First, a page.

One alternative might involve upgrading existing M113s with cage and/or explosive reactive armor, a higher caliber turret or remote weapon system, and the engines and transmissions used in M113A3 variants. Australia has taken this approach, albeit without the full explosive reactive armor protection required to defeat early model Rocket Propelled Grenade (RPG) anti-tank rockets.
Canada ‘s own M113 Life Extension Project has been underway since 2000, but its aim has mostly been to improve maintenance with new engines and transmissions, while converting most of Canada’s M113s to specialty support variants. This makes those M113s less than ideal candidates for the CCV role, since the ambulance capability would have to be replaced. At 12.3 tonnes, the base M113 is also underweight for Canada’s stated requirements.
Still, the multiple failures of the CCV program may leave Canada little choice. If ambulance needs could be covered by a blast-resistant TAPV contender, upgrading some of the M113s might become more attractive than having nothing.
BAE Hagglunds’ CV90 series was a finalist for the revised RFP, and remains a strong contender. This popular armored vehicle comes in a number of variants, including IFV troop carriers with turret options ranging from 30mm-40mm, up-gunned 105mm and even 120mm assault guns and tank killers (105 or 120T), reconnaissance and forward observation (FOV), C2 forward command (FCV or COM), armored recovery (ARV), and a 40mm anti-aircraft model (AAV). Canada had expressed interest during the vehicle’s initial development, but backed out; a purchase now would make them its 7th customer, alongside Sweden, Denmark, Finland, The Netherlands, Norway, and Switzerland.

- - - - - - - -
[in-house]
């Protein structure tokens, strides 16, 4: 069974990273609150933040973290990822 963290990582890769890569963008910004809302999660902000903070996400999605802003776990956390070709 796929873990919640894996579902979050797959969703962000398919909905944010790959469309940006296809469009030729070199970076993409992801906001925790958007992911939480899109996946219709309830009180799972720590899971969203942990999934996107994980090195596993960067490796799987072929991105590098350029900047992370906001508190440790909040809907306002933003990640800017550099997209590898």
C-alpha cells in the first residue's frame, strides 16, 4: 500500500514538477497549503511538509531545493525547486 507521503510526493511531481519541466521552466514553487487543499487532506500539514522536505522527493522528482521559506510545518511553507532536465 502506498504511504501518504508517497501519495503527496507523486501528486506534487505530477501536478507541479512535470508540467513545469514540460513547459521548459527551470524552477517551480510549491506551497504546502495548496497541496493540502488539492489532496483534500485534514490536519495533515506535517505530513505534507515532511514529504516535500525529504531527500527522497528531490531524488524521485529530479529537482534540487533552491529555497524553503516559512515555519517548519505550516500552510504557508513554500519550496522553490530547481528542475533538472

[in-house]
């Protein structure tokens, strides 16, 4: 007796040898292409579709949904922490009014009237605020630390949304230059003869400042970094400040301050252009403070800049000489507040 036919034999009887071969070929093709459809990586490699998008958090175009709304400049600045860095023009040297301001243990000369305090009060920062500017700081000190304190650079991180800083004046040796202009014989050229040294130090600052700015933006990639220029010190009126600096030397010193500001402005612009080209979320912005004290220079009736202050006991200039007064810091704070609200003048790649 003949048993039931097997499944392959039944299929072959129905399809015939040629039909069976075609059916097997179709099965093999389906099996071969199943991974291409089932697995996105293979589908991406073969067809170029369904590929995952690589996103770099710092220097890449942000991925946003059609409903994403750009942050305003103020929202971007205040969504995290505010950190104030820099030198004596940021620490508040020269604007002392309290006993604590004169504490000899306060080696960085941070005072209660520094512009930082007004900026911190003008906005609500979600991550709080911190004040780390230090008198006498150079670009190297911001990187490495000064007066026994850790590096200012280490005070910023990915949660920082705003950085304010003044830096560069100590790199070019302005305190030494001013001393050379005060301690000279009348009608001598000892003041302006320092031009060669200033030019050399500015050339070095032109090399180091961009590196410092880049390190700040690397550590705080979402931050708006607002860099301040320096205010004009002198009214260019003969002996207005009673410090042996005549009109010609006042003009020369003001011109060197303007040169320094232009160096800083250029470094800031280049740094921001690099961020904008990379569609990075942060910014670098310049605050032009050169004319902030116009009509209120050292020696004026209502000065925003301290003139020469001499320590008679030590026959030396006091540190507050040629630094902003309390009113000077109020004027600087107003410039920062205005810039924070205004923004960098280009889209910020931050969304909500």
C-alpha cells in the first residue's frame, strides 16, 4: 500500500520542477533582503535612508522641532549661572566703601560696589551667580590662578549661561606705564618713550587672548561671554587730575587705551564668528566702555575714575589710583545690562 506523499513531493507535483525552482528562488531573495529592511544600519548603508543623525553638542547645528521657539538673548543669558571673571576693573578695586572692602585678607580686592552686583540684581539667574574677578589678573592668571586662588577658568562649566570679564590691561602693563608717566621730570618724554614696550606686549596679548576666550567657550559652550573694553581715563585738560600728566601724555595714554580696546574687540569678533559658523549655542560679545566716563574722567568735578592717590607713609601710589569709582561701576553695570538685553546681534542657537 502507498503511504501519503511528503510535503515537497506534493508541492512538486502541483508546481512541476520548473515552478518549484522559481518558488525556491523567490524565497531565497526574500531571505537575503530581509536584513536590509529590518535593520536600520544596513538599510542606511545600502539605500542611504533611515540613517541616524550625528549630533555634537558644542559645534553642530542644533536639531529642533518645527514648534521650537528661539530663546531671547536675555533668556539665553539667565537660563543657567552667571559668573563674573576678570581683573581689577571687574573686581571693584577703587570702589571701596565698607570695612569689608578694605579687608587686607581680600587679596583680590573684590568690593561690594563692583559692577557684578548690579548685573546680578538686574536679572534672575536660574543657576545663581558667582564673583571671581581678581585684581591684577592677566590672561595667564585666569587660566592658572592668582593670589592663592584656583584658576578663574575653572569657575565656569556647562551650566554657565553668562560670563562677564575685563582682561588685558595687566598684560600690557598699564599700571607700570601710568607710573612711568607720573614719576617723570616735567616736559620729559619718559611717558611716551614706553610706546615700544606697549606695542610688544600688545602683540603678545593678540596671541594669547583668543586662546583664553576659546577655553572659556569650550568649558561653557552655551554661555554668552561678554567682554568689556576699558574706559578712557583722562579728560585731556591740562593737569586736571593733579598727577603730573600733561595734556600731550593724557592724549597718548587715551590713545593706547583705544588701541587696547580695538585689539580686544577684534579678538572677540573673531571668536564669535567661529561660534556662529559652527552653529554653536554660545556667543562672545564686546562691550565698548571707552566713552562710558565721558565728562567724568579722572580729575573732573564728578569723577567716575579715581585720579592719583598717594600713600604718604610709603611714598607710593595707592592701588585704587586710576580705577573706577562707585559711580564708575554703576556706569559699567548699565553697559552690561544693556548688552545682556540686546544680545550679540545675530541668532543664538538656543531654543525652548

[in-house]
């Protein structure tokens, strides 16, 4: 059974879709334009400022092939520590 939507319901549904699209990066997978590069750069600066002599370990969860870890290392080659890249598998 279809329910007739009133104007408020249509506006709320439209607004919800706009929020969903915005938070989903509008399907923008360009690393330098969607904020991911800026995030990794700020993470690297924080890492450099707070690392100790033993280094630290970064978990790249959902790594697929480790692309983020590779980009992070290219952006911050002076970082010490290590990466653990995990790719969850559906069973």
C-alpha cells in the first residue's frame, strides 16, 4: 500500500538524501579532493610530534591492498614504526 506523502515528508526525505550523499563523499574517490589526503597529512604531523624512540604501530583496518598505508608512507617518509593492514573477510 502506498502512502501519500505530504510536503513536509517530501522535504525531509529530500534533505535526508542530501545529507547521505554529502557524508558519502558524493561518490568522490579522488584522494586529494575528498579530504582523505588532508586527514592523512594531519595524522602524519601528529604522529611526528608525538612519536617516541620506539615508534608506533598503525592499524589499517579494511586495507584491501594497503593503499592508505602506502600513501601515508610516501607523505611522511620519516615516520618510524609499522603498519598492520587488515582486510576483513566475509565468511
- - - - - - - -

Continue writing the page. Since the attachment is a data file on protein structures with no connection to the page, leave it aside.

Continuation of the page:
BAE appears to have chosen to offer this IFV for the competition, instead of the American Bradley. If Canada does purchase CV90s, there have been rumors that it might adopt that same approach used to buy Leopard 2 tanks: immediate lease from an existing owner to get the vehicles into the field quickly, followed by a longer-term purchase or lease-to-buy arrangement. Sweden would be the most likely lease owner candidate, and CV90s have already seen combat in Afghanistan with Norwegian, Danish, and Swedish forces.
Some of those combat-proven CV90s have even received upgrades, as a result of their service in theater.
In November 2007, CV90s saw heavy combat during Operation Harekate Yolo in Afghanistan, where they were used alongside outnumbered Norwegian 2nd battalion and Kystjegerkommandoen troops to beat down a Taliban attack on in the Ghowrmach district, near Mazar-e-Sharif. In May 2008, 2nd battalion used them during Operation Karez in Badghis Province. An attempted Taliban ambush used heavy machine gun fire and RPG volleys, which could have been devastating against unarmored or lightly armored vehicles. Instead, 2nd battalion used its CV90s to kill the ambushers. Norwegian casualties? None.
In 2010, Norwegian CV90s arrived in Afghanistan with a new wrinkle, derived from these Norwegian experiences, and from BAE’s work on its Canadian CCV bid. They added tracks from Soucy in Quebec, with rubber pads. The new tracks performed very well, matching steel tracks in general performance, even as they cut weight by around 1,000 kg, noise by 50%, and equipment-destroying vibrations by 65%.
The tracked German Puma IFV was touted in a number of press reports as a contender, and Rheinmetall has participated in initial bid qualifications. Canada would become the vehicle’s 2nd customer behind Germany, who has ordered the vehicles but hasn’t fielded them yet. As such, this option offers no possibility of immediate bridging leases, or lease-to-buy arrangements from an existing customer. In any event, KMW and Rheinmetall appear to have decided, twice now, not to bid it.